For the first time in almost half a century, the city that inspired "A Streetcar Named Desire" once again desires streetcars.

New Orleans, home of the oldest continuously operating streetcar line in the world, had done away with everything but the St. Charles line through the historic Garden District. Now that is changing. A third streetcar line just reopened and perhaps a dozen others -- including the old Desire Street line -- are on the planning board.

"In New Orleans streetcars have been part of our tradition," said Pat Judge, spokesman for the Regional Transit Authority. "Tourists like them, but our residents like riding them as well."

And New Orleans is not alone if its renewed fondness for the form of transportation once thought of as obsolete.

"They're very much in fashion again," said Jim Graebner, chairman of the American Public Transportation Association Heritage Trolley Task Force in Washington. He estimates at least 21 cities are adding or restoring trolley lines.

The renaissance of downtown areas as people move back from the suburbs, the charm of the old cars, their cleaner operation and improved durability all contribute to their popularity.

Last year, Tacoma, Wash., opened a 1.6-mile streetcar line -- running from the Tacoma Dome Station through the heart of downtown. The $80.4 million line is the first streetcar to run in Tacoma since 1938.

"We really are going back to the future," Tacoma Mayor Bill Baarsma said when it opened.

Memphis opened a two-mile, $56-million streetcar line and plans to make it the starting point of a nine-mile, $400 million extension that will run to the Memphis International Airport. North Little Rock, Ark., has laid tracks and will have a streetcar running soon.

From Portland, Ore., to Pittsburgh, Buffalo to Sacramento, cities have begun laying tracks and returning to streetcars, and others are looking into the possibility.

It is a big change from the thinking that all but killed the form of transportation. In New Orleans, which once had 225 miles of streetcar lines, the old cars began disappearing in the 1930s.

"You always hear that it was a plot by General Motors, a tire company and Esso Oil," said Michael Mizell-Nelson, who studied streetcars for his doctorate and is writing a book on them. "It wasn't. It was just part of the times."

Government funding policies and paving of city streets had a big influence on dropping the rail lines. So did the thinking of the times.

"At the time, buses were considered the modern way to travel," said Jimmy Fitzmorris, who was one of six city council members who voted to get rid of the last of New Orleans' streetcars. "They were air conditioned, they could pull up to the curb, they were economical."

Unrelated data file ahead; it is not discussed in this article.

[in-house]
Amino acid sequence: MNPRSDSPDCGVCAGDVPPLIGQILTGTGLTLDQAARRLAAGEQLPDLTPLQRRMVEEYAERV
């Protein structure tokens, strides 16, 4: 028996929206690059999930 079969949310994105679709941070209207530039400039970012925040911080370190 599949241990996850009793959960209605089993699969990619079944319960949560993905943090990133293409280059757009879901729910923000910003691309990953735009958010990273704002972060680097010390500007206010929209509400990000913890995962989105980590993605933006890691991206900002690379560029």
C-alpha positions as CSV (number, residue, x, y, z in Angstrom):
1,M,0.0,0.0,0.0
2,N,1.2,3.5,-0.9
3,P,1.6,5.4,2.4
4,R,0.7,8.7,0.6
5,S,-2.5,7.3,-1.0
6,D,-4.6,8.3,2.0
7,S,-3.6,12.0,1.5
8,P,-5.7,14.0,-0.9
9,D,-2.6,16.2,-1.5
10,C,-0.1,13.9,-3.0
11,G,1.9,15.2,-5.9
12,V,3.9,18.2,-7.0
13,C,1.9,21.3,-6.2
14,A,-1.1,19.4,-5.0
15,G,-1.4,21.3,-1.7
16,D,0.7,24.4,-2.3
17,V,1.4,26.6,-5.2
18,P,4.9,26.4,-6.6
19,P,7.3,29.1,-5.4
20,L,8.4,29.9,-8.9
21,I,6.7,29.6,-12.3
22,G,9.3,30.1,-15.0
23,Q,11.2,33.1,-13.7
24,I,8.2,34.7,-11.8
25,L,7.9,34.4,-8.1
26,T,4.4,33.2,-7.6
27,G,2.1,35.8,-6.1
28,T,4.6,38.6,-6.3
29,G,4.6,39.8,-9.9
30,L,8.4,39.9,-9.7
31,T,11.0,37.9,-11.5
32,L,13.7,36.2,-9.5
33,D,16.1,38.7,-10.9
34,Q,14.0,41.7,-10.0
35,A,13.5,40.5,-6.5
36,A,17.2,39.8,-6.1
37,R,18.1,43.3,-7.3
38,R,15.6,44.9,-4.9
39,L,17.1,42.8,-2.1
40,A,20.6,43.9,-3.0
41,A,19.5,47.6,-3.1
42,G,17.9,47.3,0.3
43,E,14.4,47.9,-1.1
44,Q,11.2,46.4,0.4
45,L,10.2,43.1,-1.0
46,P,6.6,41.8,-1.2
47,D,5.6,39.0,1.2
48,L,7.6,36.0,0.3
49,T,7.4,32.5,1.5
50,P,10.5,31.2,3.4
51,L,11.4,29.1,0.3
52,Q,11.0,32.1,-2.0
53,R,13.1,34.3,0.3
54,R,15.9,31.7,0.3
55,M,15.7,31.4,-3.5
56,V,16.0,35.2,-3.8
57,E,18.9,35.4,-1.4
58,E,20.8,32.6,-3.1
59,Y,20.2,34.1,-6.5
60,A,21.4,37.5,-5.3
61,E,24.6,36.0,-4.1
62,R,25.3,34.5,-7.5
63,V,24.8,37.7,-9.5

But over the years, ridership on the St. Charles line remained strong and so did nostalgia for the streetcar.

In 1988, New Orleans opened a streetcar line that runs along the Mississippi River, mostly transporting tourists between the French Quarter and the convention center. The federal government kicked in 80 percent of the construction cost.

It proved a success and led to the rebuilding of the Canal Street line. The $160 million line, also with 80 percent paid from federal funds, attracted 125,000 riders the first week it was back in service in April.

"The cars are beautiful," Judge said. "They are a big improvement over the buses."

The New Orleans transit workers had experience in maintaining the St. Charles cars and made parts of the new Riverfront cars, so moving on to complete manufacturing was a natural step.

A company in Brookville, Pa., made the wheels, axles and truck assemblies, which hold the wheels, brakes and motor. The rest of the elements were manufactured in Louisiana and assembled by New Orleans workers.

The 1920s cars that clatter along St. Charles Avenue are not air conditioned, the windows open to allow a breeze, the brakes squeal and the wheels rattle nosily on the tracks.

The new cars are air conditioned, much quieter, with better suspension and a smoother ride. They are also handicapped accessible.

"They look almost the same as the old ones," said Elmer von Dullen, who oversaw the construction. "But they are a lot more comfortable and lower maintenance."

Another advantage cities restoring streetcar lines are finding is that ridership increases with them.

"People don't like riding buses," Graebner said. "But streetcars draw riders. They have a charisma, people like them."

The lines have also increased nearby values of nearby properties, Judge said.

"It's a dream that some of us never gave up on," said Rita Legrand, president of Streetcars Desired Inc., which worked to prevent the destruction of the city's streetcar lines. "I'm happy to see others are starting to think the same way."

A 1920s-era streetcar, left, passes a new streetcar that is part of the renaissance of the rail lines in New Orleans on the city's famous Canal Street. Streetcars "have a charisma," one expert in Washington said. "People like them."